S. K. Vij, a former member (engineering) of the Board, says, "The Railway board should review its decision and gradient should be decided on the basis of a scientific study and geographical locations. There is nothing wrong in reviewing decisions as experience in the Katra and Banihal project in Jammu and Kashmir and the Lumding-Silchar line in the northeast is not satisfactory."
It was by sheer coincidence that the full magnitude of the alignment fiasco was revealed. Alok Verma was posted by the Board on NF Railway as chief bridge engineer (CBE). Within a week of taking up the assignment, he was urged by the CRS to examine the stability of the Lumding-Silchar line which NF Railways was proposing to open for carrying passenger services. It was basically a project for conversion of the old meter gauge line to broad gauge passing through different terrains and included a 62-km stretch through a geologically fragile mountainous terrain.
In his report to CRS, Verma pointed out that the root cause of the instability was that the alignment had been prepared to ignore the geological risk factors, and recommended a detailed examination to ascertain the level of risk. In its report dated June 14, 2015, the CRS declared the line unsafe for passenger train operations and emphatically observed that the railway should appoint a committee of experts, including outsiders, to carry out an in-depth examination of the instability risks on the line and prepare a detailed short- and long-term action plan to address those risks.
In October 2015, Verma submitted a detailed report to S. K. Virdi, general manager (GM) of NFR, pointing out that the geological conditions were ignored while preparing alignment for the other projects in the northeast too. He also reported that the geological conditions had not only been overlooked at the stage of preparing the alignment but also at the later stage of carrying out structural design of the structures on the line (tunnels, bridges and high cuttings) which account for 90-95% of the total length of each of these lines.
Despite the refusal of CRS to give clearance for running passenger trains, the Board decided to open the Lumding-Silchar line in November 2015, taking no cognizance of suggestion of the CRS that a committee of experts is formed. Before the decision to open the line was taken, Verma was removed from his post and sent to training for two months (though he returned to the same post). The officer who held the charge as CBE in Verma’s absence also recorded on file that he agreed with Verma’s observations about the design defects in his report to GM, NFR, which he had submitted before leaving for training. It appears no cognisance was taken of this noting.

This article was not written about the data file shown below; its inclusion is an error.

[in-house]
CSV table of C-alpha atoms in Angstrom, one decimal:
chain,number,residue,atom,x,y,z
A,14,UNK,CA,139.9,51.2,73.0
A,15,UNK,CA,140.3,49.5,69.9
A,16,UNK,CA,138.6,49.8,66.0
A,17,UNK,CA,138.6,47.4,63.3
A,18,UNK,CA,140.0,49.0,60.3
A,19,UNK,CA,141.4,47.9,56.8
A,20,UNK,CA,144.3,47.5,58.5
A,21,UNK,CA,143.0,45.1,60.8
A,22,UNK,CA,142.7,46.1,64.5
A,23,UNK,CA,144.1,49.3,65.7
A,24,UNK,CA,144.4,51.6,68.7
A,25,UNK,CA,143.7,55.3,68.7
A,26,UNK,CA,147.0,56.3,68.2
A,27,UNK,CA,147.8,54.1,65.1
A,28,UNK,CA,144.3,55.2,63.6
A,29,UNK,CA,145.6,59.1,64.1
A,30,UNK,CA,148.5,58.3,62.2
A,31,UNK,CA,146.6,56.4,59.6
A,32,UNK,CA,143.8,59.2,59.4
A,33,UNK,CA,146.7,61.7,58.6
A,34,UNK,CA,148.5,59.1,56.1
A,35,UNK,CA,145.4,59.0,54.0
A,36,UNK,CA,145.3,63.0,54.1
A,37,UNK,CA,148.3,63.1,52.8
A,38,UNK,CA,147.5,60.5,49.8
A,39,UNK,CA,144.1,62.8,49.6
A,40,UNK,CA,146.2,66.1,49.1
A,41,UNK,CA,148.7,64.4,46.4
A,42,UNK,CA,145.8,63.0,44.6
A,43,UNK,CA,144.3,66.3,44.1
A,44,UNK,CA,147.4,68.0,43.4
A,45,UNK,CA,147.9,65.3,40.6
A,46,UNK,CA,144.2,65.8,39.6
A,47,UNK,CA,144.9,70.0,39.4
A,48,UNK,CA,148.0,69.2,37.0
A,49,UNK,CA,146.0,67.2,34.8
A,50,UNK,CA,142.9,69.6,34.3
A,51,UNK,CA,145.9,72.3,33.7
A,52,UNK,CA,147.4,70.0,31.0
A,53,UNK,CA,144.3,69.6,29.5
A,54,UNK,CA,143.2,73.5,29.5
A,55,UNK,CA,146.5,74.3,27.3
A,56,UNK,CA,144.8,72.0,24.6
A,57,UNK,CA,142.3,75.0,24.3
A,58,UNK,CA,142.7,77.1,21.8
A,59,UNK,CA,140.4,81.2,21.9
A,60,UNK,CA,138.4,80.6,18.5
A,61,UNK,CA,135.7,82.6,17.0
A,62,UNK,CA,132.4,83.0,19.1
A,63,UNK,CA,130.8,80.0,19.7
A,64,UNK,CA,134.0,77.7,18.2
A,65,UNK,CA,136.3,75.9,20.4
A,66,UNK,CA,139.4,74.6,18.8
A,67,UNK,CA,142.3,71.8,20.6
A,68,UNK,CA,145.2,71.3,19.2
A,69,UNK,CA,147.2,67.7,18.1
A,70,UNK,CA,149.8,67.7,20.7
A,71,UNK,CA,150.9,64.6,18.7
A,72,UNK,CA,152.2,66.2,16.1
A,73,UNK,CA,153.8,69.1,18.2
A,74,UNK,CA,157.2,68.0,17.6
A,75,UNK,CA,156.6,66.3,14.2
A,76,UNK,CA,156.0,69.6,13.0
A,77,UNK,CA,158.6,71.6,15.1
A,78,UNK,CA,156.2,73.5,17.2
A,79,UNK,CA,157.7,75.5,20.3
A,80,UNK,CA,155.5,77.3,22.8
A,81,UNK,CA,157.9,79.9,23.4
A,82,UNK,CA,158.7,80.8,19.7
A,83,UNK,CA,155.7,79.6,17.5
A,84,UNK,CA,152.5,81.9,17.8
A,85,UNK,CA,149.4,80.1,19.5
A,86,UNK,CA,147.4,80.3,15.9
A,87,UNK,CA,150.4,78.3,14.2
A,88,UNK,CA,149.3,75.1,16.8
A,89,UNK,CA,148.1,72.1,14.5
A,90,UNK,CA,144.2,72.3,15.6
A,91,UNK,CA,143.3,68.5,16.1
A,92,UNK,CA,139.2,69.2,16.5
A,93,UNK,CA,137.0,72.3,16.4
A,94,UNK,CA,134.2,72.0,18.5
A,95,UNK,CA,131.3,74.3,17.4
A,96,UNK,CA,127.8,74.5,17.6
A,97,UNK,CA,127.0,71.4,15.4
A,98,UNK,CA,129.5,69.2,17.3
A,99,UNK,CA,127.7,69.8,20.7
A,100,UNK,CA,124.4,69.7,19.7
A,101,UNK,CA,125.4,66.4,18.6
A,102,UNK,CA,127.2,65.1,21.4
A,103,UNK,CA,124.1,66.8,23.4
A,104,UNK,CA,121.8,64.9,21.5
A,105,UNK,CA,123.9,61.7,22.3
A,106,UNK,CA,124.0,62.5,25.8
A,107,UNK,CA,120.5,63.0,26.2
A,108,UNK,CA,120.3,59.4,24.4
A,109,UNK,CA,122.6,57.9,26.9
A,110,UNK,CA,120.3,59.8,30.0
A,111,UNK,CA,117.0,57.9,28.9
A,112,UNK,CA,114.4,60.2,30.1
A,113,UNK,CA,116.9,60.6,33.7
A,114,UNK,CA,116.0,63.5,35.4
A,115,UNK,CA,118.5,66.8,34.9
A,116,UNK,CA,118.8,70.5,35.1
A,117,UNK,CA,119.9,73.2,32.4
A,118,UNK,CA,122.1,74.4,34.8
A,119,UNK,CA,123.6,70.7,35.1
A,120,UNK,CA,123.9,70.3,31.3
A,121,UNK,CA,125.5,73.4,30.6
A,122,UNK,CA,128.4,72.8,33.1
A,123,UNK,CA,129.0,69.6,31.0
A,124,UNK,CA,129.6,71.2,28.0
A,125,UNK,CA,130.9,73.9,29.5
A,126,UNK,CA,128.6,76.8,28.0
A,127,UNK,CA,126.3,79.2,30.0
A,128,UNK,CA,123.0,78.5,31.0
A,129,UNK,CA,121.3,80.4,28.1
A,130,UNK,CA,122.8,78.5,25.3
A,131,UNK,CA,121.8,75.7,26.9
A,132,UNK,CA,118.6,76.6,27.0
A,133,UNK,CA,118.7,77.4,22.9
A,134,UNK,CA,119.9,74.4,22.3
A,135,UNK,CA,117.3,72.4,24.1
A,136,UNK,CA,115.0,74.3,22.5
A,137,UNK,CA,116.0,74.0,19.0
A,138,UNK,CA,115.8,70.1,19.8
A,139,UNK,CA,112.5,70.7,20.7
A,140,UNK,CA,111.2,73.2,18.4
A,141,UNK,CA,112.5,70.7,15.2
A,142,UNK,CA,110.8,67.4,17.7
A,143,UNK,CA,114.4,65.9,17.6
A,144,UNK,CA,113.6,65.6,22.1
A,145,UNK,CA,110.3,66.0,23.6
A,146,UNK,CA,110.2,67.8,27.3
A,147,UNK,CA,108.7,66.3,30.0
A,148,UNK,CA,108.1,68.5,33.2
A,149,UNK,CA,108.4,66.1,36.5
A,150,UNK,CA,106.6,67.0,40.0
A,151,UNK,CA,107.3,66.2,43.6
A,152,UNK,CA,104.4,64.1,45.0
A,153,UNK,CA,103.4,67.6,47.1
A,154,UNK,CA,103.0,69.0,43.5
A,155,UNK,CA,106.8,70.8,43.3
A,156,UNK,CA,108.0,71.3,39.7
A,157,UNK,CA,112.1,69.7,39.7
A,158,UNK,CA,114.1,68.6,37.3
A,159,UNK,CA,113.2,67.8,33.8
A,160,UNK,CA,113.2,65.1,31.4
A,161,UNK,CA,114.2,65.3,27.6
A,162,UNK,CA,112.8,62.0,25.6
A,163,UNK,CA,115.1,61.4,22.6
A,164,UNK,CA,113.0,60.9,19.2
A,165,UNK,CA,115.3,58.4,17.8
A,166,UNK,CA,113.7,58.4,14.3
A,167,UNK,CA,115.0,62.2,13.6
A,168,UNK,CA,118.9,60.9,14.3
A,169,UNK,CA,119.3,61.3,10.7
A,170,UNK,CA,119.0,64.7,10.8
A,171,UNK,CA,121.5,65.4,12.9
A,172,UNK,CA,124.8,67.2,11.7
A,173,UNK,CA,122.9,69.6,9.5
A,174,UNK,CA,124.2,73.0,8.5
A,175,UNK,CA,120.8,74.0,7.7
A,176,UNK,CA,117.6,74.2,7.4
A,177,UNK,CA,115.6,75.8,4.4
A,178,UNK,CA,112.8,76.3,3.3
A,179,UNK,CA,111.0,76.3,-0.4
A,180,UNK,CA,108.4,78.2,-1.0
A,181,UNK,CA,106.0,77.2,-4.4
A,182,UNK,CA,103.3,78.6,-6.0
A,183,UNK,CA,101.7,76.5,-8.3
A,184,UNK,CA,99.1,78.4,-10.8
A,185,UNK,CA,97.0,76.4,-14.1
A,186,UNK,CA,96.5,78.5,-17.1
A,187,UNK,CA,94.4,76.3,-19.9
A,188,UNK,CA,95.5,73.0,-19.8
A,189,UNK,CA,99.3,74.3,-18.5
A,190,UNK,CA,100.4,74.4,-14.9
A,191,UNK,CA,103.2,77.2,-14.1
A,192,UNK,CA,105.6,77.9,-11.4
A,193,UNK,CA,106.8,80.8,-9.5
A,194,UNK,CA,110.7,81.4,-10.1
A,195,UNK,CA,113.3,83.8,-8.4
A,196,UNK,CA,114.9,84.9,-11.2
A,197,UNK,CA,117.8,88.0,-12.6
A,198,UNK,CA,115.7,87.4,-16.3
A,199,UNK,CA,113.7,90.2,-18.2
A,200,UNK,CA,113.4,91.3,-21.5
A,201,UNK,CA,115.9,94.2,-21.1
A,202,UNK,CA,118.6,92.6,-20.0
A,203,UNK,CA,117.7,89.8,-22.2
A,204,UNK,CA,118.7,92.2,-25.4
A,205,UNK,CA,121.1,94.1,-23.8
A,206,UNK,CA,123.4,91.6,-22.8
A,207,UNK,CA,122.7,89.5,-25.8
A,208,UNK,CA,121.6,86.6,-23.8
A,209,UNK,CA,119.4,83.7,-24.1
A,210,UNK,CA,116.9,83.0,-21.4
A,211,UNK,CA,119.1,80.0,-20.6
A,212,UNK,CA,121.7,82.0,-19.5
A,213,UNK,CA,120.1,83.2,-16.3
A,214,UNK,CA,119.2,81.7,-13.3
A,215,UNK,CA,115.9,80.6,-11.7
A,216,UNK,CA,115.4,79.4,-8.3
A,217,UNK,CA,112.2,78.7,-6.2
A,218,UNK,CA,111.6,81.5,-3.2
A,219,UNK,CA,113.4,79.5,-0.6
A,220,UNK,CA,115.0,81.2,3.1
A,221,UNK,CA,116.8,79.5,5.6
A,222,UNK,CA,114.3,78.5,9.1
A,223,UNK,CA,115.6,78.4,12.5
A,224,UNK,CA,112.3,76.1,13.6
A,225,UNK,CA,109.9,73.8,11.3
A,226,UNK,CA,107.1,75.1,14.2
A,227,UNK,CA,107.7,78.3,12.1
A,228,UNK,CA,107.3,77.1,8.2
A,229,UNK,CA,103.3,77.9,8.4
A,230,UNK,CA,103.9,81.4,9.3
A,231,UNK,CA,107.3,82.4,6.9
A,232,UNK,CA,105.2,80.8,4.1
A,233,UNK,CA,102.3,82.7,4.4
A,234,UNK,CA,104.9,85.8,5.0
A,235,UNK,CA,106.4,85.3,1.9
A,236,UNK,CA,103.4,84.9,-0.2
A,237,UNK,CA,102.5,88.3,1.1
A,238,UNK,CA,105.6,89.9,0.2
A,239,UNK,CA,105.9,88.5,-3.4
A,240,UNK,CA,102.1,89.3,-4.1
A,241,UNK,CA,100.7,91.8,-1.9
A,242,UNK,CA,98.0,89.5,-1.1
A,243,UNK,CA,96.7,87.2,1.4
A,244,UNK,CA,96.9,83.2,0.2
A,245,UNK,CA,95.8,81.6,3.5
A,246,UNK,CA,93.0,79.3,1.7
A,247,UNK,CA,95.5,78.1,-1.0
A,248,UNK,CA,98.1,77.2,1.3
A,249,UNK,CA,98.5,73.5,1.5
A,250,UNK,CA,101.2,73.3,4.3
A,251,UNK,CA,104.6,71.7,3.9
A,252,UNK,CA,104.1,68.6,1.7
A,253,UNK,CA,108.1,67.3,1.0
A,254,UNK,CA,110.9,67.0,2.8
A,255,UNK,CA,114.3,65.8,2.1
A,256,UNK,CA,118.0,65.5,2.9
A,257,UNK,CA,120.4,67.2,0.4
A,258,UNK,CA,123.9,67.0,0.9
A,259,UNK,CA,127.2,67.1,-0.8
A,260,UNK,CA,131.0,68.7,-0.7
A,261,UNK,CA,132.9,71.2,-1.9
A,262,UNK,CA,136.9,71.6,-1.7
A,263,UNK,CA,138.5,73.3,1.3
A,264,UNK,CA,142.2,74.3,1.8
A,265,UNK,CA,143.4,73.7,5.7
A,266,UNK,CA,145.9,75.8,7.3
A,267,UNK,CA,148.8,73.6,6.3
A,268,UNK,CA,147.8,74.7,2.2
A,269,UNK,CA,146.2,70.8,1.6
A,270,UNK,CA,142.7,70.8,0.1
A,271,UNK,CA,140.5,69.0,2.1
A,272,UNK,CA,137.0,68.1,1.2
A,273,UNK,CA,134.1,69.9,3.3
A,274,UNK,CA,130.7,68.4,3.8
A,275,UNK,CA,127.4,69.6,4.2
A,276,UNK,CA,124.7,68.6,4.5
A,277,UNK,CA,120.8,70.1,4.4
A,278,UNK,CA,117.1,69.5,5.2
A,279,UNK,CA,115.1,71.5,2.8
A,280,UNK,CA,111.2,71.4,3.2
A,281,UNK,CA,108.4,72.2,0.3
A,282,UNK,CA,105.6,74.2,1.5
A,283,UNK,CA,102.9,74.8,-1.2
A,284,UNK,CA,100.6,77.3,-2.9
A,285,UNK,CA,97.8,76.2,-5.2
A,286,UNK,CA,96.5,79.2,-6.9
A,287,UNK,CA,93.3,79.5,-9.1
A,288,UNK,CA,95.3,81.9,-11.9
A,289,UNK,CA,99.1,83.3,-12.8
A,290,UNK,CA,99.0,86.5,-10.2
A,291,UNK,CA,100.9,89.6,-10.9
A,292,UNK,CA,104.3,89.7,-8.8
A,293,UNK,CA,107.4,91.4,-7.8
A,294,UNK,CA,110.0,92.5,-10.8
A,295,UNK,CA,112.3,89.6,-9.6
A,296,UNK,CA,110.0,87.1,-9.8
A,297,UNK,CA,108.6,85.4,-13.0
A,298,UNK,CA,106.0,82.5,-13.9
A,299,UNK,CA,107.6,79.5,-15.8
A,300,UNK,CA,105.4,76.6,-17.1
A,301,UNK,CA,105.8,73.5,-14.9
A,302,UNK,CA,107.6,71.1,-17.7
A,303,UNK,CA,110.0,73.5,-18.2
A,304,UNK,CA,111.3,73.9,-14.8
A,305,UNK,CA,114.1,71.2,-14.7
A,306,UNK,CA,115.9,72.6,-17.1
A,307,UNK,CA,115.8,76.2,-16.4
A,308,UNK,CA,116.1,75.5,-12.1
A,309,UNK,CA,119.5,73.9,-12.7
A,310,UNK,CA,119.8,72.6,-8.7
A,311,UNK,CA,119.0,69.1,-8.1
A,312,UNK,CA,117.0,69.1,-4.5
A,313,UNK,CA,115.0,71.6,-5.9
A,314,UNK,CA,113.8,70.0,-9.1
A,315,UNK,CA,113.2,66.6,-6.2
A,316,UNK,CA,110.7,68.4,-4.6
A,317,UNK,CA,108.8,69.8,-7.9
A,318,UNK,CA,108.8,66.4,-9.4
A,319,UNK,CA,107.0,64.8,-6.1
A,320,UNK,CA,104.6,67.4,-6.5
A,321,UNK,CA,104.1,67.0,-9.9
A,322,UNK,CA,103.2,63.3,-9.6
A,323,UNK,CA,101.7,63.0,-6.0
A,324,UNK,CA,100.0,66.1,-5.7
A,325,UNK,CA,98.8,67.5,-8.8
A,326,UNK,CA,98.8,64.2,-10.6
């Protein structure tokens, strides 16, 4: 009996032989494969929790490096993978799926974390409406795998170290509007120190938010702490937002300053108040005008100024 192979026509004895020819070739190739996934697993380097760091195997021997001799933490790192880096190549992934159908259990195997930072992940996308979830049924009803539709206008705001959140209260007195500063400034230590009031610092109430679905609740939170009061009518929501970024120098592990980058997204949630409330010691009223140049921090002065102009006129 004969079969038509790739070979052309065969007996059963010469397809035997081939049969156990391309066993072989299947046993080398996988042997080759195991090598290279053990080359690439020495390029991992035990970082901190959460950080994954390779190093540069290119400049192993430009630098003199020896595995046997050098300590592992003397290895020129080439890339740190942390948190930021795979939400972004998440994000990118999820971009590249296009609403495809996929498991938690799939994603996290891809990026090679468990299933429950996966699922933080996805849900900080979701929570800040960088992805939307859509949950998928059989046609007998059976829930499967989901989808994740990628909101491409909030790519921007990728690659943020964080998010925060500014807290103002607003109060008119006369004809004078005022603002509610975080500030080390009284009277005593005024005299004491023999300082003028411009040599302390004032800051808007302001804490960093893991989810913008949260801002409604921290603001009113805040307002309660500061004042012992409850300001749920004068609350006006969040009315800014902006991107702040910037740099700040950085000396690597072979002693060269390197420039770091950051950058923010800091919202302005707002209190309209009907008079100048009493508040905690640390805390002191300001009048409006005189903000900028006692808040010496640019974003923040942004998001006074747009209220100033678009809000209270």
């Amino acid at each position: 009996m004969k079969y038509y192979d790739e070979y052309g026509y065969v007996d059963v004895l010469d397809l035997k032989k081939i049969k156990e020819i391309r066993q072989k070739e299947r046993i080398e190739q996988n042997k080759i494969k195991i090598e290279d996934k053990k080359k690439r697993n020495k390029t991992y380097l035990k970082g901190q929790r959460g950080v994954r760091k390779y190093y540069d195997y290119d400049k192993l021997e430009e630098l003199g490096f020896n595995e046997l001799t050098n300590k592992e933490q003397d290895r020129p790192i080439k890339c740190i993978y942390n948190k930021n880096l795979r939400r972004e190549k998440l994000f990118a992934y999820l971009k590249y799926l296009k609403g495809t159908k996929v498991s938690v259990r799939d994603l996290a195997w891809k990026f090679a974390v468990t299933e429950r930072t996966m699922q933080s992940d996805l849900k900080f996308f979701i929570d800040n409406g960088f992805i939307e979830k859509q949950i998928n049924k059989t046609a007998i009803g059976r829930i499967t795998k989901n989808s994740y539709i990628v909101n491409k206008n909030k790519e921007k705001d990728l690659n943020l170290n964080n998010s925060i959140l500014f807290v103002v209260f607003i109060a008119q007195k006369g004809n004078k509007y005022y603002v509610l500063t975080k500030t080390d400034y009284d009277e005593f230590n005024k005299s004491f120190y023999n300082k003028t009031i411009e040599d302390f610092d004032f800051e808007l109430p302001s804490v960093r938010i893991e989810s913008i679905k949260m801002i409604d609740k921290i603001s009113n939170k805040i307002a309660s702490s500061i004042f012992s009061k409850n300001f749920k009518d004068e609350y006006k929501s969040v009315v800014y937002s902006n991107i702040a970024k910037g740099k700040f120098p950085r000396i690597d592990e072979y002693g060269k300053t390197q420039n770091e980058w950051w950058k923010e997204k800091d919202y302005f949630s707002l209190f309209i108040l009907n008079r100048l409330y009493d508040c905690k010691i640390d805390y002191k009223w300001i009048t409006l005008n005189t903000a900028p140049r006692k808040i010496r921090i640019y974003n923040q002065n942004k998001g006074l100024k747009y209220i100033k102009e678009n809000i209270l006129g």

Finally, when Verma sent another note to GM of NFR about the deteriorating conditions, the officer appointed a committee to look into his report regarding the survey and design ignoring the geology. But this committee consisted of three officers, each one of whom had played a key role in the failure to take into account the geological conditions both at the stage of the survey and detailed structural design on the Lumding-Silchar line and the other six national projects.
As the ground conditions began to deteriorate after the monsoons, Verma on April 19, 2016, ordered the suspension of passenger services on the Lumding-Silchar line stating in his letter that instability poses a serious threat to the safety of passengers. The GM, NFR responded by opening the line on the very next day. Within one week there were two derailments due to the damage to the track by landslides which were followed by many more landslides that resulted in the closure of the line for almost three months.
The prime minister was in Shillong in May 2016 to preside over the meeting of the North East Development Council. He was also to launch a train service between Delhi and Agartala, but the inauguration was called off due to the closure of the Lumding-Silchar section. This incident highlighted the vulnerability of rail transportation to landslides in south Assam and adjoining states of Tripura, Manipur and Mizoram. The rail link to Imphal (Jiribam-Imphal project) and Aizawl (Bhairabi-Sairang project) will take off from the Lumding-Silchar line.
Apprehending attempts by NFR to cover up its mistakes, Verma on July 17, 2016, sent a detailed report to the member (engineering) and the chairman of the Board, requesting them to take a holistic view and set up another expert committee which can independently and objectively examine the vital technical issues.